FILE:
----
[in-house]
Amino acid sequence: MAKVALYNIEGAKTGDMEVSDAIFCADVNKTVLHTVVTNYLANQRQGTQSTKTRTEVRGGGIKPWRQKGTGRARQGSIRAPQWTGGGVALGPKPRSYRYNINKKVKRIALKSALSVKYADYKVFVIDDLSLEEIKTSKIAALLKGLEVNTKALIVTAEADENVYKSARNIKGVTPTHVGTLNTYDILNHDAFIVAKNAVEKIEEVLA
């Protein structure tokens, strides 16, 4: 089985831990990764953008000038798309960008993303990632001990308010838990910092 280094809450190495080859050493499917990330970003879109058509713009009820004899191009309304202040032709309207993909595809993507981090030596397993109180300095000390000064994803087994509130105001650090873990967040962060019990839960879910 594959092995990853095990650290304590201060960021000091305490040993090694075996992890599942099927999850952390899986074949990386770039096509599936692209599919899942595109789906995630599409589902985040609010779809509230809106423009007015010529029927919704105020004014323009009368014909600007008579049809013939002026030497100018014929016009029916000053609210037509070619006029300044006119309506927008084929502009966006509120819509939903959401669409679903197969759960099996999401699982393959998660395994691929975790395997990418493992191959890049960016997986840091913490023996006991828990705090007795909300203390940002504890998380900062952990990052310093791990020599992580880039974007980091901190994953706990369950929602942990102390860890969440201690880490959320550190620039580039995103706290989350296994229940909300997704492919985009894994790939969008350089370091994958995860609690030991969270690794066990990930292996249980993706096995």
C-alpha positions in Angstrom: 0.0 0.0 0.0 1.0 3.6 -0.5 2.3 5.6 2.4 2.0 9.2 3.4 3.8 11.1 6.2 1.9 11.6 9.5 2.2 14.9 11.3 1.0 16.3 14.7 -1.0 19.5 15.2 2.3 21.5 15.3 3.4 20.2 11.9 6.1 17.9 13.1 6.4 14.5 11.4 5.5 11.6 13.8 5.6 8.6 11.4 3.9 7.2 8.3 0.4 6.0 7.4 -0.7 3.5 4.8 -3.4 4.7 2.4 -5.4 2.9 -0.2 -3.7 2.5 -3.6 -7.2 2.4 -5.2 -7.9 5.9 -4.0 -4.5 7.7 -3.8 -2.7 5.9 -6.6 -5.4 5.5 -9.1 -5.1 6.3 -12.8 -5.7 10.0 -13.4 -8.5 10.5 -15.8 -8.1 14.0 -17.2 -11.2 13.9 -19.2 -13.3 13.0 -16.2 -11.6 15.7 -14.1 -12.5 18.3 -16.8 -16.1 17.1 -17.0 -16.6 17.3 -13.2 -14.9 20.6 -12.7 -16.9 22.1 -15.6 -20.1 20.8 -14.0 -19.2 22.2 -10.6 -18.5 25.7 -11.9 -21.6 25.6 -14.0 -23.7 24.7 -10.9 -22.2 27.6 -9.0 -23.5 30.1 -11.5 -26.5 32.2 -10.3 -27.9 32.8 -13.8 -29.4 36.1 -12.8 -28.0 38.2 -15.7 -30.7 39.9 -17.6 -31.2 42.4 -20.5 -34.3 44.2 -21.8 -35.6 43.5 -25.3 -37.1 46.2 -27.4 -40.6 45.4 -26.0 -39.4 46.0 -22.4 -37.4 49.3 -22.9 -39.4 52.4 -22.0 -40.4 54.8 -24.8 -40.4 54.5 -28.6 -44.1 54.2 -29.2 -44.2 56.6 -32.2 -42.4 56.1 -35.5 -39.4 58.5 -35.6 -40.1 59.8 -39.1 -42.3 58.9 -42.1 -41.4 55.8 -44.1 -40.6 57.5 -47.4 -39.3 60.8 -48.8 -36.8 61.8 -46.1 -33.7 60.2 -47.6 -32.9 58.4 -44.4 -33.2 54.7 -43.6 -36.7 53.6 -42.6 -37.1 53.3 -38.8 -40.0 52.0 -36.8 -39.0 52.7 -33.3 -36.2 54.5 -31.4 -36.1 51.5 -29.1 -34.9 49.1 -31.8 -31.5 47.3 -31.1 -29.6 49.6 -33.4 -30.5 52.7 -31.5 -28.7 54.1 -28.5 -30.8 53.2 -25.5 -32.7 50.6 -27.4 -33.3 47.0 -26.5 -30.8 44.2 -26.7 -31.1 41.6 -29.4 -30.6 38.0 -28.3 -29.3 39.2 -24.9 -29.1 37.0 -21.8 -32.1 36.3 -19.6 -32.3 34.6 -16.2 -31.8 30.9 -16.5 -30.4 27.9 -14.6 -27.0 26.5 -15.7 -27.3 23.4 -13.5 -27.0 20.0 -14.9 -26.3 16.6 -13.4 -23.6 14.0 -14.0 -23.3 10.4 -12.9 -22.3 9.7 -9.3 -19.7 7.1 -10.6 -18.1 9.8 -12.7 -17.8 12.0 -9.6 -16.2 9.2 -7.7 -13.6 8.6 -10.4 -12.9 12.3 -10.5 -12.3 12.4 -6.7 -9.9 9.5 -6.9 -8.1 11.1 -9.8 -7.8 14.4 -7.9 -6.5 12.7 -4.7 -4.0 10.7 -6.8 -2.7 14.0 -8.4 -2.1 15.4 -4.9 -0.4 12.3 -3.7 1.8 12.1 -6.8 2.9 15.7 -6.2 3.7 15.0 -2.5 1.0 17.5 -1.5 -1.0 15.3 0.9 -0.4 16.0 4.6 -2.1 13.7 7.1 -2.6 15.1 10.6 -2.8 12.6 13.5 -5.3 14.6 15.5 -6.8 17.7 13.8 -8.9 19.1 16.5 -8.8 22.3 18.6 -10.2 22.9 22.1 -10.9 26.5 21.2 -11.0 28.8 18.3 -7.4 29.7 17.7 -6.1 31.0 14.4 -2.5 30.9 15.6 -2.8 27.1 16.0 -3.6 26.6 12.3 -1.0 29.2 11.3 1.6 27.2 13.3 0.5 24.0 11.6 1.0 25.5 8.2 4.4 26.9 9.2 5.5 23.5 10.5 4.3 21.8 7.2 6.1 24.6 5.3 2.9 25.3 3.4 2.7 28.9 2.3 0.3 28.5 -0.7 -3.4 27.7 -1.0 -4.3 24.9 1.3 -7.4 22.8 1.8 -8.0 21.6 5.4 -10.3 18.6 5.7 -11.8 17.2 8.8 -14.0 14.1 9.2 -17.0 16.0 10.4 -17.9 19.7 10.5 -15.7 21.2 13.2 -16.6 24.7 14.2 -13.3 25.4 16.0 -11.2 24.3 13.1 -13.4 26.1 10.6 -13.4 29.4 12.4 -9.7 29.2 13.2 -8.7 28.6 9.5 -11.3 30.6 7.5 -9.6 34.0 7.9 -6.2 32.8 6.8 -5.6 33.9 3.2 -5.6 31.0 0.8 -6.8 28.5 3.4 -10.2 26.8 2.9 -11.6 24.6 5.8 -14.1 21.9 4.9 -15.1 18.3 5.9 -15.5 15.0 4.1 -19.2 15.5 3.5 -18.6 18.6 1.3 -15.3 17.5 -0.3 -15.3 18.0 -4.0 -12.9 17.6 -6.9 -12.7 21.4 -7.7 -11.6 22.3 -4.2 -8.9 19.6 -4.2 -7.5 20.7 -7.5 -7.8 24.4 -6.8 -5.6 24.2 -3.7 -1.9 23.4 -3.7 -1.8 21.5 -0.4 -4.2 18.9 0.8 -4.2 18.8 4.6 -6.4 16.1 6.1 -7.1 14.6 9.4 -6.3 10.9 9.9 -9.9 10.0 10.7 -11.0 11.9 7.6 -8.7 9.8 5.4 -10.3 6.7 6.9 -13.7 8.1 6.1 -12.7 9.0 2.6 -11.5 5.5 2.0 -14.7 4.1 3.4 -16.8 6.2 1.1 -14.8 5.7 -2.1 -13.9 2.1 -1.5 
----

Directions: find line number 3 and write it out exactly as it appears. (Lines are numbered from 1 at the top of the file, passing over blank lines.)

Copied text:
């Protein structure tokens, strides 16, 4: 089985831990990764953008000038798309960008993303990632001990308010838990910092 280094809450190495080859050493499917990330970003879109058509713009009820004899191009309304202040032709309207993909595809993507981090030596397993109180300095000390000064994803087994509130105001650090873990967040962060019990839960879910 594959092995990853095990650290304590201060960021000091305490040993090694075996992890599942099927999850952390899986074949990386770039096509599936692209599919899942595109789906995630599409589902985040609010779809509230809106423009007015010529029927919704105020004014323009009368014909600007008579049809013939002026030497100018014929016009029916000053609210037509070619006029300044006119309506927008084929502009966006509120819509939903959401669409679903197969759960099996999401699982393959998660395994691929975790395997990418493992191959890049960016997986840091913490023996006991828990705090007795909300203390940002504890998380900062952990990052310093791990020599992580880039974007980091901190994953706990369950929602942990102390860890969440201690880490959320550190620039580039995103706290989350296994229940909300997704492919985009894994790939969008350089370091994958995860609690030991969270690794066990990930292996249980993706096995």